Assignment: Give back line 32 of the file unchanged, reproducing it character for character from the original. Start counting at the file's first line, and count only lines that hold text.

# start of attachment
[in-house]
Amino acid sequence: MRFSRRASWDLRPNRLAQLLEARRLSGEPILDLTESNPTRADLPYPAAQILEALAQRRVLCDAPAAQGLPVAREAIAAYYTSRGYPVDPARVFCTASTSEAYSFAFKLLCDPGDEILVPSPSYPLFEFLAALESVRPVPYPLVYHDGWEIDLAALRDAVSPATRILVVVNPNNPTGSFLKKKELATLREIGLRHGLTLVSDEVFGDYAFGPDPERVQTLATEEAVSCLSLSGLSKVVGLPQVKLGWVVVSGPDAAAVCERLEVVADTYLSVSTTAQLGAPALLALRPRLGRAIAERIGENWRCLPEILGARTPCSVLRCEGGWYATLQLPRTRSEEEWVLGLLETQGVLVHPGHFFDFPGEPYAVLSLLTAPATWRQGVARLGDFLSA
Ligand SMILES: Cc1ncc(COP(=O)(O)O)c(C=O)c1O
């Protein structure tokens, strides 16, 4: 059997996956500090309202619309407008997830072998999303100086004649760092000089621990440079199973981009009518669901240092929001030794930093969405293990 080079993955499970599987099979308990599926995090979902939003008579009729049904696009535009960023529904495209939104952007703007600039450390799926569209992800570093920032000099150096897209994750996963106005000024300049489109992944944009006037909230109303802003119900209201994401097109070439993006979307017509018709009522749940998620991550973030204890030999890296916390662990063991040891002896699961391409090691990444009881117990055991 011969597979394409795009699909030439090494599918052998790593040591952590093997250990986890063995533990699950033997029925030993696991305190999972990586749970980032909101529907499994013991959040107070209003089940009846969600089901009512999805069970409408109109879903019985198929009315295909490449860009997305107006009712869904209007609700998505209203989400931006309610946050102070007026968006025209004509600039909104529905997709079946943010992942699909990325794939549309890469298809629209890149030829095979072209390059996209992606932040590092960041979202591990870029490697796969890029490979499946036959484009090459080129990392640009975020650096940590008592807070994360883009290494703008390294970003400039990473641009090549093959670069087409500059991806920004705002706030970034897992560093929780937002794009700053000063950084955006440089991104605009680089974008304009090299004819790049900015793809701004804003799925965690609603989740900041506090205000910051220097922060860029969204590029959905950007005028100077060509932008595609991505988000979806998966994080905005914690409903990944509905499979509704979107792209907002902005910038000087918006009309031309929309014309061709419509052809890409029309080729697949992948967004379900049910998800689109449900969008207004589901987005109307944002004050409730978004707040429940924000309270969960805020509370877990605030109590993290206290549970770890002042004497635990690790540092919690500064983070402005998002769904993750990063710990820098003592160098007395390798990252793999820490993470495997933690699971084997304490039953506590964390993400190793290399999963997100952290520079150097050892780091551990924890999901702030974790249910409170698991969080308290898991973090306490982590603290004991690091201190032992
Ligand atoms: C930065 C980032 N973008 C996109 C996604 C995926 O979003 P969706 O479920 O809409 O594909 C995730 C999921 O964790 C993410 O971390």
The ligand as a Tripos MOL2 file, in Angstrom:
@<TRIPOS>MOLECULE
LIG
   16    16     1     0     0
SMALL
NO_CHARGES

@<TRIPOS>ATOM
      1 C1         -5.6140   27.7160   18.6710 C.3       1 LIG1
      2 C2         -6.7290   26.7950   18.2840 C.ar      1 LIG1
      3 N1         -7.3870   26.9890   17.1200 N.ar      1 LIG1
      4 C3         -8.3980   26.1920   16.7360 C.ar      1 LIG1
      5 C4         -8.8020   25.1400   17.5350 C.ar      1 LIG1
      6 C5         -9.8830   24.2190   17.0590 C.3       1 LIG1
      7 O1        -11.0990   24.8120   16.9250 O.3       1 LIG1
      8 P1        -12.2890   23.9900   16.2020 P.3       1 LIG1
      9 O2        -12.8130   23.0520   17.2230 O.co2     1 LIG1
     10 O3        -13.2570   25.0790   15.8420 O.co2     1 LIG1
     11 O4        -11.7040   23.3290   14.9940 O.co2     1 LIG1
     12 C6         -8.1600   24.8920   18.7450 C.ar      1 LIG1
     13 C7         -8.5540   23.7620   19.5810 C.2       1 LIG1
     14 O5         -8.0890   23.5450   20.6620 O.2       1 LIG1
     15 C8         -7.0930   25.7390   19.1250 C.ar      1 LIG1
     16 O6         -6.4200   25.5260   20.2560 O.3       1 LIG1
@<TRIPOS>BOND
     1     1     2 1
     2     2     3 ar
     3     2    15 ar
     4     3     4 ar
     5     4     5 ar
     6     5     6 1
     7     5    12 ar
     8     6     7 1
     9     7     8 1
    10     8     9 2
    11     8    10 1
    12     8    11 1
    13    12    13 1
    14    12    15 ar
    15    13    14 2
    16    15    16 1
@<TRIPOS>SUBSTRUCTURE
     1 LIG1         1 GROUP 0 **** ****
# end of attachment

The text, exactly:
     3     2    15 ar